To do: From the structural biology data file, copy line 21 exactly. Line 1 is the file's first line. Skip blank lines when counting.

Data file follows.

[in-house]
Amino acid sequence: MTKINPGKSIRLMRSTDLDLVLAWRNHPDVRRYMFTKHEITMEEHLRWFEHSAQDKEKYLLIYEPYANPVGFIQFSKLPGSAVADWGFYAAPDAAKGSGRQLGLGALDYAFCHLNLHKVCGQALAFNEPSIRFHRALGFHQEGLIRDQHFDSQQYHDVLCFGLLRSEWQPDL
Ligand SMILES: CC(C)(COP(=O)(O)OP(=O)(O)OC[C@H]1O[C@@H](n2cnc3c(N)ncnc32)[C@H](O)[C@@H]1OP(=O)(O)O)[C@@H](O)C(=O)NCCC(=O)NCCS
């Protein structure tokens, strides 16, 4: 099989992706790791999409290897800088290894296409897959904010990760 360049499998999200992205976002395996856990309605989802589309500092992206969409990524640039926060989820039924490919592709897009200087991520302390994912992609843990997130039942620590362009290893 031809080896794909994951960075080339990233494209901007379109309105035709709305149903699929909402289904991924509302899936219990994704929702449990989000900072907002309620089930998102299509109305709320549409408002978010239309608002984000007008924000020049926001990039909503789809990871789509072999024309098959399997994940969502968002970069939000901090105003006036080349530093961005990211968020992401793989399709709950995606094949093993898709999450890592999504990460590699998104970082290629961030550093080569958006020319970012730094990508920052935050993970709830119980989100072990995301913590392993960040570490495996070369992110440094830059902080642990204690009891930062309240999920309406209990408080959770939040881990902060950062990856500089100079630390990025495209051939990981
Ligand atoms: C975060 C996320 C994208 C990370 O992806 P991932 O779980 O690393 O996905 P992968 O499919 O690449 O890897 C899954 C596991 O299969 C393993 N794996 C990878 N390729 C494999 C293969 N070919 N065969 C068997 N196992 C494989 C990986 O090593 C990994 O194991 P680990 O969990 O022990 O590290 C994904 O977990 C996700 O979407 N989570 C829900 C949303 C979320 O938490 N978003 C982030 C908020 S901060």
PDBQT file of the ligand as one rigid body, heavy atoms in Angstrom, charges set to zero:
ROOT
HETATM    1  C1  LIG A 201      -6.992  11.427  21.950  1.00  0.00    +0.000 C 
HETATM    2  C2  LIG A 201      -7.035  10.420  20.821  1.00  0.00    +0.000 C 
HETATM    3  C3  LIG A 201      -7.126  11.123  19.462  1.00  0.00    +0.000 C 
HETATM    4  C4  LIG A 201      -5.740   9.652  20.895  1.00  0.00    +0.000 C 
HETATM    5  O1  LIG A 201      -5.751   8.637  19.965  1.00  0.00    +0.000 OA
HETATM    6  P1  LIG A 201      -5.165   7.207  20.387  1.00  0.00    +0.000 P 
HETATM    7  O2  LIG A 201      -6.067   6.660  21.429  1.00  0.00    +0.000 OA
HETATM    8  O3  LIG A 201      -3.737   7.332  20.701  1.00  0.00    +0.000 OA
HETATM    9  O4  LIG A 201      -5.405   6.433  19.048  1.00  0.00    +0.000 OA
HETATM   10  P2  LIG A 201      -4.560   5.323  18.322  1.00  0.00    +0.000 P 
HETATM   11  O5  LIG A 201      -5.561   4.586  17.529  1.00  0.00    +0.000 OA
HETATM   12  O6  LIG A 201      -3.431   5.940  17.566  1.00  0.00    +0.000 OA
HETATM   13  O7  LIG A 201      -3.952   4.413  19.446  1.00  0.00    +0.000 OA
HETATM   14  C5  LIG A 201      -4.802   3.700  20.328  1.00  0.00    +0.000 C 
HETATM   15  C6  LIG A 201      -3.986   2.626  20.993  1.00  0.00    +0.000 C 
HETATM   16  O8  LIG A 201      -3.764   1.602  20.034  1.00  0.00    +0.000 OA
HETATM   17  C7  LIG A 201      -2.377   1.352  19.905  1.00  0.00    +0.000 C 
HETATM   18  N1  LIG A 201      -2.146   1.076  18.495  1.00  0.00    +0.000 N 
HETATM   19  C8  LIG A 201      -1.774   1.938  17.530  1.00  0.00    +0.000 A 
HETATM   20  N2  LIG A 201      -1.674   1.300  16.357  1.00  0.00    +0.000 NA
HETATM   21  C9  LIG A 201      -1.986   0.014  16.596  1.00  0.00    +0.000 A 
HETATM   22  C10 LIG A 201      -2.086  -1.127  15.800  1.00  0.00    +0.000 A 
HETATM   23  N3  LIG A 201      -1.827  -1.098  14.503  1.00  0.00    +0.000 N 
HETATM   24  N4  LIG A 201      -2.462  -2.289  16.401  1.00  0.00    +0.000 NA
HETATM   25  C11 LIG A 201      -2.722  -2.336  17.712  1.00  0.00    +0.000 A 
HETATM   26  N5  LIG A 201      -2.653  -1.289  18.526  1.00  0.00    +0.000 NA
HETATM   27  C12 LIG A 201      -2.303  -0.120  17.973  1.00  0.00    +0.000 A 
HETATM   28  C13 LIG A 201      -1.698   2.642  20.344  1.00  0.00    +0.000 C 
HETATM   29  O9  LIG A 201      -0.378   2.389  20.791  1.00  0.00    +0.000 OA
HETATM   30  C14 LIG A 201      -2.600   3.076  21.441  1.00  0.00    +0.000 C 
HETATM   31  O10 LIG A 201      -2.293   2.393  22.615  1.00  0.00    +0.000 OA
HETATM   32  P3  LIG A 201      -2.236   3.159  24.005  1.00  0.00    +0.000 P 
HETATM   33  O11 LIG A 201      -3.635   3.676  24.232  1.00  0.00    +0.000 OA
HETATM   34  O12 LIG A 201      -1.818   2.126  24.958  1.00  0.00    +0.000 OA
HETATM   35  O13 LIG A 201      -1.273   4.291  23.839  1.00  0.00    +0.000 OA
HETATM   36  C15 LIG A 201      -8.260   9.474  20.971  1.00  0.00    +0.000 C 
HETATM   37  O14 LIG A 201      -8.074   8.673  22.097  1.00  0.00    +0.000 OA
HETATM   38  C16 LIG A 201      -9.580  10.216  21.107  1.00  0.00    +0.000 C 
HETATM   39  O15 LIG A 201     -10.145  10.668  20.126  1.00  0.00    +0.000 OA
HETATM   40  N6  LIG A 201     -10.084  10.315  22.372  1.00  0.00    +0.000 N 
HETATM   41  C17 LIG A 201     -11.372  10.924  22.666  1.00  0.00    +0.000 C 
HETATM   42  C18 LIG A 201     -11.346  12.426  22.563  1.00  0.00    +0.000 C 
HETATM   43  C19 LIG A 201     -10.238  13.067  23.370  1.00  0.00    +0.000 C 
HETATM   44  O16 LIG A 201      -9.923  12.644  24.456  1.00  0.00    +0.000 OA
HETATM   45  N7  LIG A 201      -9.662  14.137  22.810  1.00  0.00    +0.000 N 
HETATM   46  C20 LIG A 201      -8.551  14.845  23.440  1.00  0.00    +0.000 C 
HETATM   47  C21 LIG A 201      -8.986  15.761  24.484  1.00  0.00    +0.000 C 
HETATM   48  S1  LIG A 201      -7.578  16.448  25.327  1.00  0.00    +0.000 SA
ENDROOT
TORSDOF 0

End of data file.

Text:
HETATM   14  C5  LIG A 201      -4.802   3.700  20.328  1.00  0.00    +0.000 C 